The dish is essentially a savoury Japanese pancake. It is cooked in front of you using a blend of seasoned batter and local ingredients.
There is a wide selection of okonomiyaki variations to choose from. Okonomiyaki made with pork belly is particularly popular. This is usually smothered in American mustard and mayonnaise.
However, various other versions (including vegetarian choices) are available. Okonomiyaki can be found in Tokyo, and other major Japanese cities.
However, it is more common in the Kansai region. Definitely add trying a few varieties of this to your list of things to do in Osaka.
It may be quite surprising to hear that Japanese curry is actually an incredibly popular dish in Japan. Not only that, but Japanese curries are often mouthwateringly good!
Curry dishes here are often made with chicken or beef. They come in a few different variations – you can eat Japanese curry with rice, bread, or thick udon noodles.
You can find a useful list of the best independent Japanese curry restaurants in Tokyo here. Curry House CoCo is a popular Japanese chain that you will find on virtually every street corner. Despite being a chain, their food is pretty good.
Fried chicken is pretty popular in the Far East. In Japan, Korea, and Taiwan, you will find that “chicken and beer” joints are a much-loved dinner choice.
A variety of different Japanese fried chicken dishes are available. One of the most popular marinades is made by combining sake, soy sauce, garlic marinade and ginger.
The chicken is then fried to crispy perfection. Other options range from sweet and sour style chicken karaage, to the eye-wateringly spicy.
Donburi is a simple rice bowl dish. It consists of steamed rice topped with chicken, beef, and assorted vegetables and then mixed together.
What could be better than seasoned flame-grilled chicken skewers cooked right before your eyes? Many Yakitori restaurants in Japan enable you to sit around a live-action kitchen and watch your dinner prepared fresh.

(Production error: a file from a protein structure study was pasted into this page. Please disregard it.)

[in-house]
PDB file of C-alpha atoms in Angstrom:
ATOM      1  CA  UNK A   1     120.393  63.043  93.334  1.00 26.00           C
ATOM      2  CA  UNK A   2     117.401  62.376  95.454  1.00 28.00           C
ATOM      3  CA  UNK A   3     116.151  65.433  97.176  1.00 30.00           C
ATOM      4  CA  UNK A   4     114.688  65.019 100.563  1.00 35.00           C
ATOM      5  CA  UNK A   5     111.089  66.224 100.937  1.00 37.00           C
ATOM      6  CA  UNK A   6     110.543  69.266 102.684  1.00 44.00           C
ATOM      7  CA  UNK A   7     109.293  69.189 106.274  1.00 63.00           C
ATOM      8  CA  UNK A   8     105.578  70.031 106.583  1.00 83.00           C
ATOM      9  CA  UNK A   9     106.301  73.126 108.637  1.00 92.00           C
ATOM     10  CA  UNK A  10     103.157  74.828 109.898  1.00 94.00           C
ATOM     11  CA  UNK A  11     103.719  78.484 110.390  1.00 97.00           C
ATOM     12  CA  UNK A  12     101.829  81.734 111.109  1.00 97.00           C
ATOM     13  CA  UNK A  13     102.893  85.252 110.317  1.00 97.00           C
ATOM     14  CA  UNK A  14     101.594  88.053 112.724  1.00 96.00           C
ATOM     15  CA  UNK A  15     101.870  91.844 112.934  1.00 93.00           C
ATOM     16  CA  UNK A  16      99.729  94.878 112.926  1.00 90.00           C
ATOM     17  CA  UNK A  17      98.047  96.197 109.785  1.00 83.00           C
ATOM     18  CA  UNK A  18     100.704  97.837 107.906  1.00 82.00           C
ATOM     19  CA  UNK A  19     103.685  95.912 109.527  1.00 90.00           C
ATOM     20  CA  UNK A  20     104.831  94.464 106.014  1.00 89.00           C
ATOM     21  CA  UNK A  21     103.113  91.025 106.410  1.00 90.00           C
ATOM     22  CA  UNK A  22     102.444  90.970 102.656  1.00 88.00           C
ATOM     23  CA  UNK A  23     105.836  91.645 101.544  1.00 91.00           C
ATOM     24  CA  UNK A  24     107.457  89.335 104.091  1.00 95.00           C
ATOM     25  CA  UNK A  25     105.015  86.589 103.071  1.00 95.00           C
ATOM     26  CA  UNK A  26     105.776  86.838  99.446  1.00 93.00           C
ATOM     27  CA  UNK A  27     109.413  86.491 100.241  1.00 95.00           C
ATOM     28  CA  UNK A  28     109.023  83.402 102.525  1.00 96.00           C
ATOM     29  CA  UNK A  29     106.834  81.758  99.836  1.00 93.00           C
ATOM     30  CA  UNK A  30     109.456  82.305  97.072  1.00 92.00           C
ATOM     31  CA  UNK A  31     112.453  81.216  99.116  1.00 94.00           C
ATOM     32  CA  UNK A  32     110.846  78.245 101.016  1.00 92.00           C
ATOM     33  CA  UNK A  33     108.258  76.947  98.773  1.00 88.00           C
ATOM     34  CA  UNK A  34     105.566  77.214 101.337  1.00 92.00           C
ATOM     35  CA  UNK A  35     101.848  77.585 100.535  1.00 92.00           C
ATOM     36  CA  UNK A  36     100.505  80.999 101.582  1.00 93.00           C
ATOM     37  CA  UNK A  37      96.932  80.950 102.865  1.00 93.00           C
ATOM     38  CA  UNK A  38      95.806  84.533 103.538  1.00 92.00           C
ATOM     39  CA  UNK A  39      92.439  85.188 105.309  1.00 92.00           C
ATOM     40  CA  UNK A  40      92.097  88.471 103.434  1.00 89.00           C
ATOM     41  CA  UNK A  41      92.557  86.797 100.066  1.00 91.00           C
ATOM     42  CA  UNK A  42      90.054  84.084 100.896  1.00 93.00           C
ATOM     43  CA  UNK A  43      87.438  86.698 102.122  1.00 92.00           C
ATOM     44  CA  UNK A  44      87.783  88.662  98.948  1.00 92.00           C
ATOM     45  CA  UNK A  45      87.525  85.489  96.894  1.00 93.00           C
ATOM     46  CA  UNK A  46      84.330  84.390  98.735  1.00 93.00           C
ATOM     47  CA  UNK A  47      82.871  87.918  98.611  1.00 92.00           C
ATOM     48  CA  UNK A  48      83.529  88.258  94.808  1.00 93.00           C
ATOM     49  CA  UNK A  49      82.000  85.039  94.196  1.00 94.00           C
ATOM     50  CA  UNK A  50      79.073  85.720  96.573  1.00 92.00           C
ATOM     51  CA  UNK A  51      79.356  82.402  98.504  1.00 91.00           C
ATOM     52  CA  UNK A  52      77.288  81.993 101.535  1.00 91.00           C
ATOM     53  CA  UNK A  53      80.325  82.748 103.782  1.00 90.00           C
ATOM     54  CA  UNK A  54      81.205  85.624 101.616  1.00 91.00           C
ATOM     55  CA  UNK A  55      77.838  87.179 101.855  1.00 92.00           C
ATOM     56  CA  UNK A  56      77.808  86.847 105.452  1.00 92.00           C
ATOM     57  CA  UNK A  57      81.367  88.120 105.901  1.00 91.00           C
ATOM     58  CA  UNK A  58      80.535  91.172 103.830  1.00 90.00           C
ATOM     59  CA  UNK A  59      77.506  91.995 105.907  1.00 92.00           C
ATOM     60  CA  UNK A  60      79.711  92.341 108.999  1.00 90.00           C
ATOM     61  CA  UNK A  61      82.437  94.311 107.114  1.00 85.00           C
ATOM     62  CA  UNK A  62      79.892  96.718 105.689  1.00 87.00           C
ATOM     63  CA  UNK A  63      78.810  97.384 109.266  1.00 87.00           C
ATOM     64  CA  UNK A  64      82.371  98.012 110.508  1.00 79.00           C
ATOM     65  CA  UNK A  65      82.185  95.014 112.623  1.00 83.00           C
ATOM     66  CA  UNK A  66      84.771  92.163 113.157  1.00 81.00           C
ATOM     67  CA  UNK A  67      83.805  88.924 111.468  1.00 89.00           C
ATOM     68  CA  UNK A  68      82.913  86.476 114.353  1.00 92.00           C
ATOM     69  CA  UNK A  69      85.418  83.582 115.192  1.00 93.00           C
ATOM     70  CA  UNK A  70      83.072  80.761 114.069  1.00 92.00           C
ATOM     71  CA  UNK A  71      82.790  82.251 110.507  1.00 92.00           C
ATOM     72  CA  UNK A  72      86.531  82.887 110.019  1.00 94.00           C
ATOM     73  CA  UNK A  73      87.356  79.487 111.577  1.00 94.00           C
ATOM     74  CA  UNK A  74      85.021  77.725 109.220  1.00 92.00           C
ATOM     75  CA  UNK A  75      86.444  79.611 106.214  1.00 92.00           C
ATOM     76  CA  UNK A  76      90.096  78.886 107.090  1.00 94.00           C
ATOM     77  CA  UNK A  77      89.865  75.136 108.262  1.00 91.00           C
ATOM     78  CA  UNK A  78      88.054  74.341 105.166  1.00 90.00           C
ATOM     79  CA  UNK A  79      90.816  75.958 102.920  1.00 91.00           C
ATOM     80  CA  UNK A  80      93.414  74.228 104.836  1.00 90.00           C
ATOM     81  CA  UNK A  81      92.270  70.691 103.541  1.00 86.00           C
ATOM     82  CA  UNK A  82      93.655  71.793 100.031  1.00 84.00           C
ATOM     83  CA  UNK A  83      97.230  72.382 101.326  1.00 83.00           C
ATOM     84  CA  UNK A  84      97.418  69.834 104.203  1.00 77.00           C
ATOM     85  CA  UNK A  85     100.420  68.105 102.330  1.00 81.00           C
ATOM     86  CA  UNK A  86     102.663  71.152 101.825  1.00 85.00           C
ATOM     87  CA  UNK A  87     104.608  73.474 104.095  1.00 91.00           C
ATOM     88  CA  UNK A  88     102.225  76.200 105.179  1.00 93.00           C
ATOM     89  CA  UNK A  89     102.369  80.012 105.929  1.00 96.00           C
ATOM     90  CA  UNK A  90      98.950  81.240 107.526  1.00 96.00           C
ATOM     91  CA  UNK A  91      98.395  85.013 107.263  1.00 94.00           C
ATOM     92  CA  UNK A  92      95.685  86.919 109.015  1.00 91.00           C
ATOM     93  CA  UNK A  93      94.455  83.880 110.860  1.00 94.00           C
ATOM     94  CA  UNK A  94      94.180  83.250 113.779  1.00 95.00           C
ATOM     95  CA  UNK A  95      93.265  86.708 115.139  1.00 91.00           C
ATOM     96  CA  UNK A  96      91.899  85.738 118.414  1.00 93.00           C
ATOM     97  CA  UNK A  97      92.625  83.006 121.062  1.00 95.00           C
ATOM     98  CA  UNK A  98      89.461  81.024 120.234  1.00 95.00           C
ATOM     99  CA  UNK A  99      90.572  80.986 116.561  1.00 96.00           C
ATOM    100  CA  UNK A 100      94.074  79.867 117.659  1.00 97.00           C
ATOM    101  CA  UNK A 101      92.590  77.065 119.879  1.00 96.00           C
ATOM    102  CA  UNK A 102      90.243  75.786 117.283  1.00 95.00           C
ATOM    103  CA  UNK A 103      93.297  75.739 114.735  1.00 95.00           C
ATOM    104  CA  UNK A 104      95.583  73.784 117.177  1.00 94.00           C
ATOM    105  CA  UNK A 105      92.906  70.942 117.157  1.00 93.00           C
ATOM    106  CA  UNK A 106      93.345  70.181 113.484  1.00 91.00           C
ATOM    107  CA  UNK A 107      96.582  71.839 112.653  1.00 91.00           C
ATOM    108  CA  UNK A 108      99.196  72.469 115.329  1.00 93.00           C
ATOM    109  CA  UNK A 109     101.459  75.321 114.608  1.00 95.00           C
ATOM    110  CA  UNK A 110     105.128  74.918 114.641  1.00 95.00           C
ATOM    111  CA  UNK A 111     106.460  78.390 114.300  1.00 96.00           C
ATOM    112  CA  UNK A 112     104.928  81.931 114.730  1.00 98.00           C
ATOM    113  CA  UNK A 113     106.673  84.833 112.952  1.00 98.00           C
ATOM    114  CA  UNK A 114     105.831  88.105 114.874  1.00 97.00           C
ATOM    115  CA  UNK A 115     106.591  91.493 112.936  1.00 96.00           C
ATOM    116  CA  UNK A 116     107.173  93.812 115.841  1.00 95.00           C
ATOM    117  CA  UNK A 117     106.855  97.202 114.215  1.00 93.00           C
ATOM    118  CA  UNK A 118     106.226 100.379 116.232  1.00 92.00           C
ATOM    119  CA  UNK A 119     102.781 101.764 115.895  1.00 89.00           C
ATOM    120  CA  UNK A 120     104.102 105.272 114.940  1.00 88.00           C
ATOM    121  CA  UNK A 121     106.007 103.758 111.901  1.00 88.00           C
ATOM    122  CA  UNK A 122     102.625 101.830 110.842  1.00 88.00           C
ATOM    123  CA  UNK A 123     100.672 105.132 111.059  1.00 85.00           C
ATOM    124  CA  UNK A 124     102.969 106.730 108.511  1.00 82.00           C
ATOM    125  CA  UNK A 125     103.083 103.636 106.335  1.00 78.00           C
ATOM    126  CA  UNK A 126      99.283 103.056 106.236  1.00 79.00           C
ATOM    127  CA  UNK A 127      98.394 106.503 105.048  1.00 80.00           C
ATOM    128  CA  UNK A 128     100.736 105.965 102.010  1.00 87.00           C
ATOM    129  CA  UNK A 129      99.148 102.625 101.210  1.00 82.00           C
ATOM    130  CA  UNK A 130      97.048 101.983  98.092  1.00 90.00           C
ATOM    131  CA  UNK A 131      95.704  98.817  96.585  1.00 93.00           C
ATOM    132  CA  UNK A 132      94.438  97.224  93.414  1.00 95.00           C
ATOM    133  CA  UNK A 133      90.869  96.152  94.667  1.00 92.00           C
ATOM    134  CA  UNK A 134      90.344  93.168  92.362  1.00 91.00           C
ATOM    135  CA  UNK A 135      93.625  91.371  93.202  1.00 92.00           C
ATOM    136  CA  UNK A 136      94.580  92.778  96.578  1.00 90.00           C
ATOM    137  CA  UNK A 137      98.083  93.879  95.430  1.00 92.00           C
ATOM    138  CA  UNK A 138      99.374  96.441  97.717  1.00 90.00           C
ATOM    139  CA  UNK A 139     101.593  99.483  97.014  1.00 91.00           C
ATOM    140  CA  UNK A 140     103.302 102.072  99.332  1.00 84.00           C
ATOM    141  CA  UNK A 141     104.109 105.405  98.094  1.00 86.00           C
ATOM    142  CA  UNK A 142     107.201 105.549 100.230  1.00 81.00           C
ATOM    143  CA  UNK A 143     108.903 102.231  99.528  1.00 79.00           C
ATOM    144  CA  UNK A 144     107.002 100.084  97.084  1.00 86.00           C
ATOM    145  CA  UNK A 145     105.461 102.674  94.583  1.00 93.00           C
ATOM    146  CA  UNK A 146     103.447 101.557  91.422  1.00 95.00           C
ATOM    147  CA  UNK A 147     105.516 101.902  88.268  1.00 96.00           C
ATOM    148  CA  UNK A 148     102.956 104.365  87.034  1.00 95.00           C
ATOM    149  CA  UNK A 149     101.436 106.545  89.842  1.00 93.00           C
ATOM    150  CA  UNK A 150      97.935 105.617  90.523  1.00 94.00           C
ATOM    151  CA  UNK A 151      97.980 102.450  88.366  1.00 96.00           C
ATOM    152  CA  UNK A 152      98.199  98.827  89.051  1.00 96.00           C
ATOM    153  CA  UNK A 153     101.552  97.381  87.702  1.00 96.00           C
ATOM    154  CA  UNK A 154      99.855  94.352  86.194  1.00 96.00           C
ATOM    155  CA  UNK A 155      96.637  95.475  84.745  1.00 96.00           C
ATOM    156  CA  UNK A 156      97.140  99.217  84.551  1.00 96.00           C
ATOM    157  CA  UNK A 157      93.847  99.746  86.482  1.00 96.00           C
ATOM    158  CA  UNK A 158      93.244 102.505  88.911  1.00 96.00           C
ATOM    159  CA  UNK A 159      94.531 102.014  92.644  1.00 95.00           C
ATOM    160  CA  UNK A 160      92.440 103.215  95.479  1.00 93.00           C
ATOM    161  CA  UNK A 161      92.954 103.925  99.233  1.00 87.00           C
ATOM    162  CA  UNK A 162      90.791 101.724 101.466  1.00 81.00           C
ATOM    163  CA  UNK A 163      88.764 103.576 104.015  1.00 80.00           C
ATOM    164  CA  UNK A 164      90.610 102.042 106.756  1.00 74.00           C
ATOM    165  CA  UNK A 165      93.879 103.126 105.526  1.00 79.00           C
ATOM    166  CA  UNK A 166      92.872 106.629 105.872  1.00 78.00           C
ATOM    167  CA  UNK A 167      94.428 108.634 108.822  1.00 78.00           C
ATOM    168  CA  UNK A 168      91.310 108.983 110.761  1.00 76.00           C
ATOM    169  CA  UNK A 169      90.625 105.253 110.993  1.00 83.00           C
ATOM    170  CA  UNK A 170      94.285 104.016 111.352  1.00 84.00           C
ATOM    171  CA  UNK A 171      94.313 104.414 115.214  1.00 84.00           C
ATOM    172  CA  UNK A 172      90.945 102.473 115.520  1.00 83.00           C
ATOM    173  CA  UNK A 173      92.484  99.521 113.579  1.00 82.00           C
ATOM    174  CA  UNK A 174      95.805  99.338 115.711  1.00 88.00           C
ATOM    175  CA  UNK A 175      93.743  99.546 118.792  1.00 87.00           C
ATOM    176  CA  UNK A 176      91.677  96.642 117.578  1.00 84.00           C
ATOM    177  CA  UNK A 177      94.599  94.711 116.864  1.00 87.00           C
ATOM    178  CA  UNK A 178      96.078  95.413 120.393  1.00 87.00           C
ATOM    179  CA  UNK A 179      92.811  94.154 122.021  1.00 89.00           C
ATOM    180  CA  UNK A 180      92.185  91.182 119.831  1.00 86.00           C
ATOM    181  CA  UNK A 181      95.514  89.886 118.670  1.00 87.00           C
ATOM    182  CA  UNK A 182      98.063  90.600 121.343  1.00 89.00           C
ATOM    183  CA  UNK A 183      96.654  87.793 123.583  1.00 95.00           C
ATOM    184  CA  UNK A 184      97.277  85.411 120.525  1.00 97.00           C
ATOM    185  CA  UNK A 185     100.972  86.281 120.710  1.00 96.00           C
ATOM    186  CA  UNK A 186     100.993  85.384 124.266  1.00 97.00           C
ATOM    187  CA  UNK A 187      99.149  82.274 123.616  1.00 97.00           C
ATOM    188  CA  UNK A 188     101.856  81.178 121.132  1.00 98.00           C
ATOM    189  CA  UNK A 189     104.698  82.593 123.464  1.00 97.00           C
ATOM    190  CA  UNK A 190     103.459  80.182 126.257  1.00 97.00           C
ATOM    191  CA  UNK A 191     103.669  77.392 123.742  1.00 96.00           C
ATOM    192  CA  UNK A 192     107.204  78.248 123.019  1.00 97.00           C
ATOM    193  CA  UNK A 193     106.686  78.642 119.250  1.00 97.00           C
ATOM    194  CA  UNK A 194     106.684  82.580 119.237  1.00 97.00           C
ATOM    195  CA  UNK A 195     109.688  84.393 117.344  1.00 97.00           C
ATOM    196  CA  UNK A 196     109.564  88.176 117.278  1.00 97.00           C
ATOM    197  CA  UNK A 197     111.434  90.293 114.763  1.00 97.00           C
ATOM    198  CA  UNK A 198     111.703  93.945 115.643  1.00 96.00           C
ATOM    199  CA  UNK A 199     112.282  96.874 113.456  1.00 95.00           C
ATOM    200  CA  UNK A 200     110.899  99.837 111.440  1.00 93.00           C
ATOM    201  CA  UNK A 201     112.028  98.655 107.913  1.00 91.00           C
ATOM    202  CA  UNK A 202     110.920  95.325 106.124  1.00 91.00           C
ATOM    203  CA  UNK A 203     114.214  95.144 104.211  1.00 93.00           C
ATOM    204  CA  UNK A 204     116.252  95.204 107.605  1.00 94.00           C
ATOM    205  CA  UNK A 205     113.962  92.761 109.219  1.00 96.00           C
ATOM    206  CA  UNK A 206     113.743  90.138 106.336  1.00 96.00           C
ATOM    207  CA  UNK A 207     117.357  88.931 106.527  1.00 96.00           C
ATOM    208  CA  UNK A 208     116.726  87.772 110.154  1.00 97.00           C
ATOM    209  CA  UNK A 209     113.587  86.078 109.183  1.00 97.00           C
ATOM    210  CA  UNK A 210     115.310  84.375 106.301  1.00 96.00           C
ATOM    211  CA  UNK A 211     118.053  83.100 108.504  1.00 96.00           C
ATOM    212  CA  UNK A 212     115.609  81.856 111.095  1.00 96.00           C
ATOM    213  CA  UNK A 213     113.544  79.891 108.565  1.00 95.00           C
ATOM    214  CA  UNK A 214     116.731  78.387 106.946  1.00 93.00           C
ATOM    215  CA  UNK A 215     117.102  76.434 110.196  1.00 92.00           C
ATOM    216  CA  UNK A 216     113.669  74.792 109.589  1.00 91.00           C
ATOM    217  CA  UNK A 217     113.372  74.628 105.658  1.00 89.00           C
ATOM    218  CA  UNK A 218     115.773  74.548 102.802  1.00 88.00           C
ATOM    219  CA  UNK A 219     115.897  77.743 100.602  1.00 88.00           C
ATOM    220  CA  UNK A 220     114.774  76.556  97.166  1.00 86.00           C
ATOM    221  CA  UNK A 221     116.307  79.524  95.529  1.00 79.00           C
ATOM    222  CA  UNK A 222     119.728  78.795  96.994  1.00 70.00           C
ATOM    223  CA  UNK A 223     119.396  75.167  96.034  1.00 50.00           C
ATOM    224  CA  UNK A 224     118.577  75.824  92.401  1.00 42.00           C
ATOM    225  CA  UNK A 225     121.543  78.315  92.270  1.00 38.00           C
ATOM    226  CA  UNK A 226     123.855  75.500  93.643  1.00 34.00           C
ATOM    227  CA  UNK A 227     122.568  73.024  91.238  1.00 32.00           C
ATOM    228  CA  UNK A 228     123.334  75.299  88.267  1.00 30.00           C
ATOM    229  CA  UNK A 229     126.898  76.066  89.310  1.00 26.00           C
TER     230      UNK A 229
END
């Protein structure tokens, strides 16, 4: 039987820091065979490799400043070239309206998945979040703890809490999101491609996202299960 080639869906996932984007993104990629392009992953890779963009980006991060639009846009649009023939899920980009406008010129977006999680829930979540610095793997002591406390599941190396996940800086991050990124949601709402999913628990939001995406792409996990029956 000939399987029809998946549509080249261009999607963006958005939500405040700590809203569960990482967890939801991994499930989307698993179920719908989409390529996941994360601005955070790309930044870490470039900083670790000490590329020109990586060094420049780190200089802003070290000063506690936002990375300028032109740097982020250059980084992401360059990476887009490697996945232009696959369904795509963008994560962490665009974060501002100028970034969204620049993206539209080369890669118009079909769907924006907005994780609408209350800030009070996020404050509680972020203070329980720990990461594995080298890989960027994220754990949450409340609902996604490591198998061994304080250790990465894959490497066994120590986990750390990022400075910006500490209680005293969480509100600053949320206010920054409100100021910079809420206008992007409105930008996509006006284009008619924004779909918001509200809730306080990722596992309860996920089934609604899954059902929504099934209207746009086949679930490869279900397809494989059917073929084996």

Yakitori is actually quite a broad term. You can find dedicated restaurants that allow you to experiment with different parts of the chicken, or with different types of poultry.
The literal translation of Nikujaga is “meat and potatoes”. This dish is exactly what it says on the tin.
Nikujaga is a Japanese beef stew that is made by simmering the ingredients in beef stock with onions and soy sauce. Sometimes you will find variations of this recipe. However, traditional Nikujaga stew is made with beef.
Noodles are a huge part of East Asian cuisine and present themselves in a number of different varieties. One of these variations is udon.
Udon noodles are extremely thick noodles that are made using wheat flour and are often served in some kind of noodle soup. There are various versions of udon noodle soup dishes.
Curry udon is popular. It is sometimes topped with breaded chicken or tonkatsu. Similarly, udon with the addition of fried tofu is a good shout (kitsune udon), as is vegetable udon (sansai udon).
Hiyayakko is a tofu salad. Even if you consider yourself as someone that dislikes tofu, it is worth giving it another try when it is prepared in hiyayakko.
Tofu is marinated and seasoned and then topped with fresh veggies. There is no “typical” way to make hiyayakko and the exact recipe varies from restaurant to restaurant. However the dish is commonly topped with chopped green onion, grated ginger, toasted sesame seeds, and chilli powder.
Yudofu or “hot water tofu” is a vegetarian soup dish. Tofu is heated in a saucepan of hot water, and seasoned with seaweed. The dish is then served with condiments and spices for dipping and flavour.
Gyudon is a common dish that can be found virtually everywhere in Japan. To create it, steamed rice is topped with seasoned grilled beef and onions. Occasionally, you will be given the option of adding chilli powder or other spices and flavourings to your dish for a little extra kick.
Do you have any additional questions on what to eat in Japan if you don’t like fish? Please don’t hesitate to reach out to me below.
I lived in South Korea and travelled solo to Japan a bunch of times. I am happy to assist with any questions or queries you may have.
Safe travels! Melissa xo